An Animals Own Performance

Animals were originally selected on the basis of their own phenotype. That is, cows that give the most milk, sows that have the largest litters, hens that lay the most eggs, and horses that run the fastest are examples of this type of selection. Although selection on phenotypes is very easy to apply, the accuracy of phenotypes as an estimate of genetic merit is equal to the square root of heritability. Heritability is the proportion of the variability in a trait that is attributable to genetics (Table 2). For most economically important traits, heritability ranges from 0.05 to 0.50. Consequently, response to selection on an animal's own performance may not be very high. Accuracy can be improved slightly for some traits by averaging several observations taken on the same animal.

Table 1 Minimum possible and typical generation intervals for common livestock speciesa

Sexual

Gestation

Minimum

Typical

Typical

Offspring

Species

maturity

length

possible

males

females

per gestation

Cattle (Bos taurus)

12 mo

280 d

33 mo

6 9 yr

3 4 yr

1

Horses

15 24 mo

340 d

41 59 mo

8 12 yr

8 12 yr

1

Swine

120 250 d

112 d

19 20 mo

1.5 2 yr

1.5 2 yr

10 12

Sheep

185 d

150 d

17 mo

2 3 yr

2 4 yr

12

Goats

165 d

150 d

15 16 mo

2 yr

2 yr

12

Rabbits

125 d

31 d

11 mo

1 yr

1 yr

8 12

Chickens

140 d

In egg

11 mo

1 1.5 yr

1 1.5 yr

250

Turkey

224 d

In egg

15 16 mo

1 1.5 yr

1 1.5 yr

100

Rainbow trout

2 3 yr

In egg

3 yr

3 yr

3 4 yr

1,000

aValues may vary with breed within species.

aValues may vary with breed within species.

Progeny Performance

For sex-limited traits, the average performance of an animal's progeny can be used. Males can generally have many dozens or hundreds of progeny and the accuracy of evaluating the genetic merit of that male can approach 100%. A disadvantage is that one has to wait until the progeny are born, grow, and make their own performance records, thereby increasing the generation interval and lowering response to selection. An optimal balance between accuracy of evaluation and generation interval has to be achieved.

Relatives' Performance

Animals' genetic merits could be evaluated using information on parents, full-sibs, or half-sibs. Accuracy of evaluation is limited by the amount of information on relatives and depends on the particular combination of relatives. Animals could be evaluated before they are old enough to be used for breeding purposes. The generation interval can be shortened using relatives' records, but accuracy of evaluation may suffer.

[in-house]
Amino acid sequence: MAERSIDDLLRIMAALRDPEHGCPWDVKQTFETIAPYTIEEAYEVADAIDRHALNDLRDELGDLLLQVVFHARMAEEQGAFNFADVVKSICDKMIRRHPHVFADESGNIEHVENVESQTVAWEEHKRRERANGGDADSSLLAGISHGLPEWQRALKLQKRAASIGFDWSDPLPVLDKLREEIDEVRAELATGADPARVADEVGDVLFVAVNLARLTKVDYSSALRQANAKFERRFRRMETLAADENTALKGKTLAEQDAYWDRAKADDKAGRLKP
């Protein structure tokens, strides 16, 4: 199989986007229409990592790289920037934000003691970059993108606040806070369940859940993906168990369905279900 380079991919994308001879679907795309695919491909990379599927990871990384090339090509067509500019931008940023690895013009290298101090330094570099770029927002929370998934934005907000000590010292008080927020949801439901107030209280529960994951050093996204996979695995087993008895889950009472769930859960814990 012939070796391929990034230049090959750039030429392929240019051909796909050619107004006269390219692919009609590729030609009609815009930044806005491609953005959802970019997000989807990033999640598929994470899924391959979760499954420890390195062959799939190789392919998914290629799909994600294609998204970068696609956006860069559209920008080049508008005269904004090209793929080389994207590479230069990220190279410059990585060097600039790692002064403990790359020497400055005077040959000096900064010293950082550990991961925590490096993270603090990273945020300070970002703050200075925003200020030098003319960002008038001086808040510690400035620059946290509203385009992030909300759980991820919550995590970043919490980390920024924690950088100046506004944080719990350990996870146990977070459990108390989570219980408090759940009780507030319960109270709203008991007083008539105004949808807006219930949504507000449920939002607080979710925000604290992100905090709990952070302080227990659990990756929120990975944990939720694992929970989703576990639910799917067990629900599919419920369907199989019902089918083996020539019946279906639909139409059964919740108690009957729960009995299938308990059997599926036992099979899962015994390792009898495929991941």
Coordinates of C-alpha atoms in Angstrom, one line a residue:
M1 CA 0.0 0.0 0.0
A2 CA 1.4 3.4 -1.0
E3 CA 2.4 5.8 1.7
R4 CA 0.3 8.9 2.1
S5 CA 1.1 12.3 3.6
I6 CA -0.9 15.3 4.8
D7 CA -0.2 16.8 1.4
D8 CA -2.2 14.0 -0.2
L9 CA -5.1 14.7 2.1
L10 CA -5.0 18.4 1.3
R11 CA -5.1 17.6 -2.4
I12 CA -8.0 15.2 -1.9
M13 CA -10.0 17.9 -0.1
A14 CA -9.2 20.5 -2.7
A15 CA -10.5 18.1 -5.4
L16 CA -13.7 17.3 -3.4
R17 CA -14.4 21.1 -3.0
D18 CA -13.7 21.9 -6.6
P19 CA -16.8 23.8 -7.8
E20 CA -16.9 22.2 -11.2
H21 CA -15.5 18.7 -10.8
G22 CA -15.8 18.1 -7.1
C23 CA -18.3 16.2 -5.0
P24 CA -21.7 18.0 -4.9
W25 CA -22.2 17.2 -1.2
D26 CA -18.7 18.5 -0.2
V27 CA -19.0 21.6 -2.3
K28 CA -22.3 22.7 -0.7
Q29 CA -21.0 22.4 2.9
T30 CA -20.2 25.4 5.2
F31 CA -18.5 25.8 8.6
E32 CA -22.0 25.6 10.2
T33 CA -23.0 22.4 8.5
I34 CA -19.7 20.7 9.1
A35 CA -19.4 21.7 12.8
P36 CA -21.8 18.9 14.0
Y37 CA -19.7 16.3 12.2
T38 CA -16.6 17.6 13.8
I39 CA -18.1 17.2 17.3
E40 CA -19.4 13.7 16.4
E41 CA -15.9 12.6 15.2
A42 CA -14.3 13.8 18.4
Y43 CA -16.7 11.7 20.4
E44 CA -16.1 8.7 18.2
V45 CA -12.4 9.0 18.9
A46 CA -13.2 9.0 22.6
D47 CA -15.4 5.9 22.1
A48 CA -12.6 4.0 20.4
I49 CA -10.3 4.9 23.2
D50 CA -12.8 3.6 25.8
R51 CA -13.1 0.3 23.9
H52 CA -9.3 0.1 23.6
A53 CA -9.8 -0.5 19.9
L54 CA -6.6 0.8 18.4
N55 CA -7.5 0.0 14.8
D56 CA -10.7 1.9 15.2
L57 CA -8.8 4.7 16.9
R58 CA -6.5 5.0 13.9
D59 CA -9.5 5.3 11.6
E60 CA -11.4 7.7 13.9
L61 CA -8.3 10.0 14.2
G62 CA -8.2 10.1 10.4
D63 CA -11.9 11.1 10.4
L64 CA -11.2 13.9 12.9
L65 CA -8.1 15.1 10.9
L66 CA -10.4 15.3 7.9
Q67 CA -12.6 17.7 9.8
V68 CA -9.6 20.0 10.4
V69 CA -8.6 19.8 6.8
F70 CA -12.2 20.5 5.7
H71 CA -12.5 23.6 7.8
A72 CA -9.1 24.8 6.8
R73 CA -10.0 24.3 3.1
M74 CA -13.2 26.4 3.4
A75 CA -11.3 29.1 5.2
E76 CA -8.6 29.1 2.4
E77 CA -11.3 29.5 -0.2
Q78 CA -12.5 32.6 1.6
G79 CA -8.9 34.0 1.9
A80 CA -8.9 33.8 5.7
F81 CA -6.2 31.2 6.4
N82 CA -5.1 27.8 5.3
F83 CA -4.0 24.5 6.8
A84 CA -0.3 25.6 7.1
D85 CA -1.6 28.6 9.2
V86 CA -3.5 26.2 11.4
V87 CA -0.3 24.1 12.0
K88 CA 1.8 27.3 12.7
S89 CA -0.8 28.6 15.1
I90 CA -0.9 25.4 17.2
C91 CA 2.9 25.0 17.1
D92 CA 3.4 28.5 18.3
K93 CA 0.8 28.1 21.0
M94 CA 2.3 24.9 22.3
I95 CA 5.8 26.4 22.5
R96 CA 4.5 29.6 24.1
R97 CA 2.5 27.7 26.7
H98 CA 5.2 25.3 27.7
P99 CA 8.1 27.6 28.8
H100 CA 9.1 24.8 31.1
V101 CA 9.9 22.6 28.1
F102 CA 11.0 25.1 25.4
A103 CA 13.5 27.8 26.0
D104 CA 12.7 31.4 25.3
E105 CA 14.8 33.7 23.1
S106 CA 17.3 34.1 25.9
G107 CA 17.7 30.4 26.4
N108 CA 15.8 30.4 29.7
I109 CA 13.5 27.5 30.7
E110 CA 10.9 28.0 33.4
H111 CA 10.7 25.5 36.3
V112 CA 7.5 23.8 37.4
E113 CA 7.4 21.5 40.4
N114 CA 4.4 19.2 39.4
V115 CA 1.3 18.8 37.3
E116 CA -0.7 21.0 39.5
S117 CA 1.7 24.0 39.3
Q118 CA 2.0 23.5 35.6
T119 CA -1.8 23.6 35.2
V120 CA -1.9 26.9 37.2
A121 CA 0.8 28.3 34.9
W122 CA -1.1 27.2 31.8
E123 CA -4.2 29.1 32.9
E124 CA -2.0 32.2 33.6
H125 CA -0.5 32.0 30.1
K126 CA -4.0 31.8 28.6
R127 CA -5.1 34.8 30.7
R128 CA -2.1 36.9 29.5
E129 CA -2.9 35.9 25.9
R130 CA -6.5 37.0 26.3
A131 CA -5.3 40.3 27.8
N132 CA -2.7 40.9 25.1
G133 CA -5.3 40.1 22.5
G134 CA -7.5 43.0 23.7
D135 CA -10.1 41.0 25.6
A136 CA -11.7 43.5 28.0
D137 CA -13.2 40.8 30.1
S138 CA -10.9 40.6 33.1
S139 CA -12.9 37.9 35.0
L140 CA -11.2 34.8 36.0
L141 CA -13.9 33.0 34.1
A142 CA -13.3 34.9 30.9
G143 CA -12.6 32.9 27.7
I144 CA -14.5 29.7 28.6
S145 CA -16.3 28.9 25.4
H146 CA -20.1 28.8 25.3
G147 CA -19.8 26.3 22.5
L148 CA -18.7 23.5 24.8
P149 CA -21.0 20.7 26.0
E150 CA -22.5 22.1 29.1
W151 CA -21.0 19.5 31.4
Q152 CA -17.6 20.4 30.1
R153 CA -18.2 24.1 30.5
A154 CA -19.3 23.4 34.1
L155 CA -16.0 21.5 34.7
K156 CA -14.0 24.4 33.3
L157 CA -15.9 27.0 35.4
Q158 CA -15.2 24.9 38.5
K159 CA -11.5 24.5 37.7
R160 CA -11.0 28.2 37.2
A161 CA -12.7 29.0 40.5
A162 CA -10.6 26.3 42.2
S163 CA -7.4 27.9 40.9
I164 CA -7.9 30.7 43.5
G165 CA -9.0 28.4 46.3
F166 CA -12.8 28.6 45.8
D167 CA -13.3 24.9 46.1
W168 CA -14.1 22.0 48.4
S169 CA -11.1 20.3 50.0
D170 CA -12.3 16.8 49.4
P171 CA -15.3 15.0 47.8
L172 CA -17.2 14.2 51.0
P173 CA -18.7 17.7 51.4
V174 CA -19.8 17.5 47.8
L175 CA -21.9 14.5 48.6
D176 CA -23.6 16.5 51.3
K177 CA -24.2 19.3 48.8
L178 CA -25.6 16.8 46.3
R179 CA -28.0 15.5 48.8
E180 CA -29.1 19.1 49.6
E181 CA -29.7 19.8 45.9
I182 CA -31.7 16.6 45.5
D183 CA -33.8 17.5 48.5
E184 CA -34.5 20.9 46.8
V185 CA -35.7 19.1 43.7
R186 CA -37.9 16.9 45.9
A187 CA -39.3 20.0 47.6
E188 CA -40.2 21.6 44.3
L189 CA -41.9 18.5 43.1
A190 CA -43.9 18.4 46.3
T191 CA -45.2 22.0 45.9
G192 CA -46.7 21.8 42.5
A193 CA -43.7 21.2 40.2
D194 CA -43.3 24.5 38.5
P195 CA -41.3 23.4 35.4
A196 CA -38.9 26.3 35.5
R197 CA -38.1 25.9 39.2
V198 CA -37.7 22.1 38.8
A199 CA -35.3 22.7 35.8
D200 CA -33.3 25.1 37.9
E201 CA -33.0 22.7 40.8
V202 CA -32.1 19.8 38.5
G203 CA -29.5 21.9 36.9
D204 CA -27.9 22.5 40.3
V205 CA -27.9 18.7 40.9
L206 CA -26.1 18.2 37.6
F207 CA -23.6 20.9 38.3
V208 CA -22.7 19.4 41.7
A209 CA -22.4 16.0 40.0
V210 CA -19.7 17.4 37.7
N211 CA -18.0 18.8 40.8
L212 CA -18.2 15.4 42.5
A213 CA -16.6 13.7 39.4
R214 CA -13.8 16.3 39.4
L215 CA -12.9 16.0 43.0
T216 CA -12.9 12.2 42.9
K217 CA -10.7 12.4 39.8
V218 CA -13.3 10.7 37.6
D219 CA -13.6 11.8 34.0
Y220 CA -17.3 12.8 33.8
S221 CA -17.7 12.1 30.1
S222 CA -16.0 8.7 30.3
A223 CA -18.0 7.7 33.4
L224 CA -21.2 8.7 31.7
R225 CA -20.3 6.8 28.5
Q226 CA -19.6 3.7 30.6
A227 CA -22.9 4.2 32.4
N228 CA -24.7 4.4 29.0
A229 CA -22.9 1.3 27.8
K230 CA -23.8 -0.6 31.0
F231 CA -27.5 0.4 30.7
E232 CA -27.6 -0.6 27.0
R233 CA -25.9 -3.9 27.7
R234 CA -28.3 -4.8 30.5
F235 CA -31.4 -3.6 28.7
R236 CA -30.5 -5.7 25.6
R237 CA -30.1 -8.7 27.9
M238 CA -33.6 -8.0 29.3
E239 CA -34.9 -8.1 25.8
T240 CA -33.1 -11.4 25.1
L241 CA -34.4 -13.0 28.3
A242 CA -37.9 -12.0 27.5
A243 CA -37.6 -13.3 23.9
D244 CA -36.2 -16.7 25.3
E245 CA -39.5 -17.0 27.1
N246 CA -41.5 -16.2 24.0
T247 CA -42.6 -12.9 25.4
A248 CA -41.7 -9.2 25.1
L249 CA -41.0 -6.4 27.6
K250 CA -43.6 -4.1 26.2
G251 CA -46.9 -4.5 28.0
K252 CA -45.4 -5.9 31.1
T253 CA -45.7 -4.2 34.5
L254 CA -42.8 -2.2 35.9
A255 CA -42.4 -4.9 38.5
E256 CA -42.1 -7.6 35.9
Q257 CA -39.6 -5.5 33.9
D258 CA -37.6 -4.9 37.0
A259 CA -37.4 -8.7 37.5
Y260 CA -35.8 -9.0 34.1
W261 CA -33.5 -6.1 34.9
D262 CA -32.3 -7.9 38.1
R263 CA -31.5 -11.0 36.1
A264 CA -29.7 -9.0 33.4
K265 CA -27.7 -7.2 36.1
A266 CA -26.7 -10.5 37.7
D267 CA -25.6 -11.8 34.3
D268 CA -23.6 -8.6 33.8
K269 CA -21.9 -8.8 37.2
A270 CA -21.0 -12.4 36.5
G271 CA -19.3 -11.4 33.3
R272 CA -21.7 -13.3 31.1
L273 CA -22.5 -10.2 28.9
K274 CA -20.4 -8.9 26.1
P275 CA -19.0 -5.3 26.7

Combining All Sources of Information

The best method of evaluating genetic merit is through the use of an animal model.[3] An animal model is a statistical method for combining information from the animal's own performance, all other relatives, and all progeny, and at the same time, account for any nongenetic factors that might influence performance of animals, such as contemporary groups, ages, years, and seasons. Animal models make efficient use of the data and generally provide the highest probability of correctly ranking animals for genetic merit. Animal models have been used in dairy, beef, and swine since 1989 in various countries around the world. The methodology generally applied to the animal model is called best linear unbiased prediction, or BLUP. Methodology and genetic models, however, are continually being improved.

EVALUATION OF MORE THAN ONE TRAIT

Livestock are often evaluated for many traits, such as production, reproduction, conformation, and health. Selection can be applied separately to each trait (independent culling levels), or traits may be combined into an economic index. The first step is to define the breeding goal, i.e., all of the traits that the breeder hopes to change. The next step is to identify the traits that will be in the economic index. For example, there could be five traits in the breeding goal, and 12 traits in the economic index. Traits in the breeding goal may not be measurable directly on animals, and so two or three other correlated traits are used in the economic index as indicators of the trait in the breeding goal. The genetic variability of each trait, in the breeding goal and in the index, must be known as well as the genetic correlations between all traits. A genetic correlation between two traits is an estimate of the proportion of genes that influence both traits. Relative economic weights can be computed

Table 2 Heritabilities of different kinds of traits

Low (0 0.15)

Medium (0.15 0.40)

High (0.40 0.70)

Litter size

Milk production

Carcass traits

Fertility

Growth traits

Meat tenderness

Disease

Feed efficiency

Meat yields

susceptibility

Locomotion

Body lengths

Milk components

Conception rate

Racing speed

Gaits

Longevity/

Egg production

Fleece weights

survival

from figures on costs and returns using the estimated genetic correlations and genetic variabilities of traits.

Selection on an economic index leads to optimum change in economic value over all traits. Often, one trait has greater economic importance than the other traits, and so relative economic values are often debated. Economic indexes may be derived in many different ways. For example, the weights for the index may be based on the desired responses that the user seeks for each trait. Or, one or more traits, perhaps, should not change either for the better or worse, and weights can be derived to accomplish this goal. Some traits are related to each other, or to economics in a nonlinear manner. For example, legs on animals can be either too straight or too curved, but both lead to economic losses compared to an animal with desirable legs between too straight and too curved. Thus, economic indexes can be nonlinear functions.

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